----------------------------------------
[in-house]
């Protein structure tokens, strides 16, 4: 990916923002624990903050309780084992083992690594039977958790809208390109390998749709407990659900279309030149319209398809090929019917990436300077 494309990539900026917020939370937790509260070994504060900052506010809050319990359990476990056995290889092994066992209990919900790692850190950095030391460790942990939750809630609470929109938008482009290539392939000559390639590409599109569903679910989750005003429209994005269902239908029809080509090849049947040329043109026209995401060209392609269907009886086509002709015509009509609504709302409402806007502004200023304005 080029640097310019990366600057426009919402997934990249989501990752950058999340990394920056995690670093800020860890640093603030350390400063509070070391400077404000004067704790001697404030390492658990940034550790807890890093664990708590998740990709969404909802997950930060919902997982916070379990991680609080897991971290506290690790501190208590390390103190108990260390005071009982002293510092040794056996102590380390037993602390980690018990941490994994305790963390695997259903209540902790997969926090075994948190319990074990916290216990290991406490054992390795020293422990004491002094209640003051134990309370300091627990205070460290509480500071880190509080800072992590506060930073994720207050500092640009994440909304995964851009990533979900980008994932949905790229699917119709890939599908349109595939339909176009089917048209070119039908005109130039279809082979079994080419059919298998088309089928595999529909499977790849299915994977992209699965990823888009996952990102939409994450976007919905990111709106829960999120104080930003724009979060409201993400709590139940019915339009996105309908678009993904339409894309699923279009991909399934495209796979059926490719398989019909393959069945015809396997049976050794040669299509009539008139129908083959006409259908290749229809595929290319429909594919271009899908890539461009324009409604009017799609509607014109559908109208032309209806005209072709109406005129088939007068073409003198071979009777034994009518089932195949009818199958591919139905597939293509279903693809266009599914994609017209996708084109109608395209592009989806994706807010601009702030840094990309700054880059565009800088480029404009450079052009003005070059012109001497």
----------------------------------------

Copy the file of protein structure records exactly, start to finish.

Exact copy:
[in-house]
């Protein structure tokens, strides 16, 4: 990916923002624990903050309780084992083992690594039977958790809208390109390998749709407990659900279309030149319209398809090929019917990436300077 494309990539900026917020939370937790509260070994504060900052506010809050319990359990476990056995290889092994066992209990919900790692850190950095030391460790942990939750809630609470929109938008482009290539392939000559390639590409599109569903679910989750005003429209994005269902239908029809080509090849049947040329043109026209995401060209392609269907009886086509002709015509009509609504709302409402806007502004200023304005 080029640097310019990366600057426009919402997934990249989501990752950058999340990394920056995690670093800020860890640093603030350390400063509070070391400077404000004067704790001697404030390492658990940034550790807890890093664990708590998740990709969404909802997950930060919902997982916070379990991680609080897991971290506290690790501190208590390390103190108990260390005071009982002293510092040794056996102590380390037993602390980690018990941490994994305790963390695997259903209540902790997969926090075994948190319990074990916290216990290991406490054992390795020293422990004491002094209640003051134990309370300091627990205070460290509480500071880190509080800072992590506060930073994720207050500092640009994440909304995964851009990533979900980008994932949905790229699917119709890939599908349109595939339909176009089917048209070119039908005109130039279809082979079994080419059919298998088309089928595999529909499977790849299915994977992209699965990823888009996952990102939409994450976007919905990111709106829960999120104080930003724009979060409201993400709590139940019915339009996105309908678009993904339409894309699923279009991909399934495209796979059926490719398989019909393959069945015809396997049976050794040669299509009539008139129908083959006409259908290749229809595929290319429909594919271009899908890539461009324009409604009017799609509607014109559908109208032309209806005209072709109406005129088939007068073409003198071979009777034994009518089932195949009818199958591919139905597939293509279903693809266009599914994609017209996708084109109608395209592009989806994706807010601009702030840094990309700054880059565009800088480029404009450079052009003005070059012109001497």